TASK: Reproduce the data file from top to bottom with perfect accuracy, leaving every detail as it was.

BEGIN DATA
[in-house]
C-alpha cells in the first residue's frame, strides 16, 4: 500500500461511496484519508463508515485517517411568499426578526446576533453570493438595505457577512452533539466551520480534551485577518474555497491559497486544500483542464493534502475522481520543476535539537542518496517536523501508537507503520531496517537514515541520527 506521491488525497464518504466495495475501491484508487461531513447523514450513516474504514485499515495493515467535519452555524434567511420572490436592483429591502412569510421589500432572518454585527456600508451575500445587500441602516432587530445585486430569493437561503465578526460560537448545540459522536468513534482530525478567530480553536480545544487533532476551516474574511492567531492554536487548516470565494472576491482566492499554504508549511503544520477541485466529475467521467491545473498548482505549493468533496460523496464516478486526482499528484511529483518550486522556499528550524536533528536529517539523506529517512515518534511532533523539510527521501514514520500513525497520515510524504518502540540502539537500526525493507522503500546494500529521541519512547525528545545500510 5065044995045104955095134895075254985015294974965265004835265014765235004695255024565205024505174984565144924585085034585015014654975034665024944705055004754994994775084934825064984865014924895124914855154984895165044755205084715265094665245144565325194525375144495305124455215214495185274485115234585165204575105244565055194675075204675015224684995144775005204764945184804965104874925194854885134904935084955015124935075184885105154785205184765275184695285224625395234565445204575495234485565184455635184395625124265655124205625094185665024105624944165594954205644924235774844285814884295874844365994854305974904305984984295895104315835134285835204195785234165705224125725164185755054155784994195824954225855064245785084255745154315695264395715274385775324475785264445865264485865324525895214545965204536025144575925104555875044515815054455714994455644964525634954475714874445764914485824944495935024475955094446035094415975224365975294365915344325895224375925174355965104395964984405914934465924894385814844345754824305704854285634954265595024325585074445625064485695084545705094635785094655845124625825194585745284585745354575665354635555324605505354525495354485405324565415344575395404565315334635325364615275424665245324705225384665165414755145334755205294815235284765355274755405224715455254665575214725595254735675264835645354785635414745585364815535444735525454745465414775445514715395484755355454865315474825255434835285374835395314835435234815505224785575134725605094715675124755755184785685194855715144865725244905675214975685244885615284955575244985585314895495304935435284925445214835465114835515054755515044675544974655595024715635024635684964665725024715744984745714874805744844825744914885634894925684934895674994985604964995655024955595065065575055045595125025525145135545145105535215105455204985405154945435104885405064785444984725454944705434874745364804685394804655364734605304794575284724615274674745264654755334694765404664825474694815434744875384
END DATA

[in-house]
C-alpha cells in the first residue's frame, strides 16, 4: 500500500461511496484519508463508515485517517411568499426578526446576533453570493438595505457577512452533539466551520480534551485577518474555497491559497486544500483542464493534502475522481520543476535539537542518496517536523501508537507503520531496517537514515541520527 506521491488525497464518504466495495475501491484508487461531513447523514450513516474504514485499515495493515467535519452555524434567511420572490436592483429591502412569510421589500432572518454585527456600508451575500445587500441602516432587530445585486430569493437561503465578526460560537448545540459522536468513534482530525478567530480553536480545544487533532476551516474574511492567531492554536487548516470565494472576491482566492499554504508549511503544520477541485466529475467521467491545473498548482505549493468533496460523496464516478486526482499528484511529483518550486522556499528550524536533528536529517539523506529517512515518534511532533523539510527521501514514520500513525497520515510524504518502540540502539537500526525493507522503500546494500529521541519512547525528545545500510 5065044995045104955095134895075254985015294974965265004835265014765235004695255024565205024505174984565144924585085034585015014654975034665024944705055004754994994775084934825064984865014924895124914855154984895165044755205084715265094665245144565325194525375144495305124455215214495185274485115234585165204575105244565055194675075204675015224684995144775005204764945184804965104874925194854885134904935084955015124935075184885105154785205184765275184695285224625395234565445204575495234485565184455635184395625124265655124205625094185665024105624944165594954205644924235774844285814884295874844365994854305974904305984984295895104315835134285835204195785234165705224125725164185755054155784994195824954225855064245785084255745154315695264395715274385775324475785264445865264485865324525895214545965204536025144575925104555875044515815054455714994455644964525634954475714874445764914485824944495935024475955094446035094415975224365975294365915344325895224375925174355965104395964984405914934465924894385814844345754824305704854285634954265595024325585074445625064485695084545705094635785094655845124625825194585745284585745354575665354635555324605505354525495354485405324565415344575395404565315334635325364615275424665245324705225384665165414755145334755205294815235284765355274755405224715455254665575214725595254735675264835645354785635414745585364815535444735525454745465414775445514715395484755355454865315474825255434835285374835395314835435234815505224785575134725605094715675124755755184785685194855715144865725244905675214975685244885615284955575244985585314895495304935435284925445214835465114835515054755515044675544974655595024715635024635684964665725024715744984745714874805744844825744914885634894925684934895674994985604964995655024955595065065575055045595125025525145135545145105535215105455204985405154945435104885405064785444984725454944705434874745364804685394804655364734605304794575284724615274674745264654755334694765404664825474694815434744875384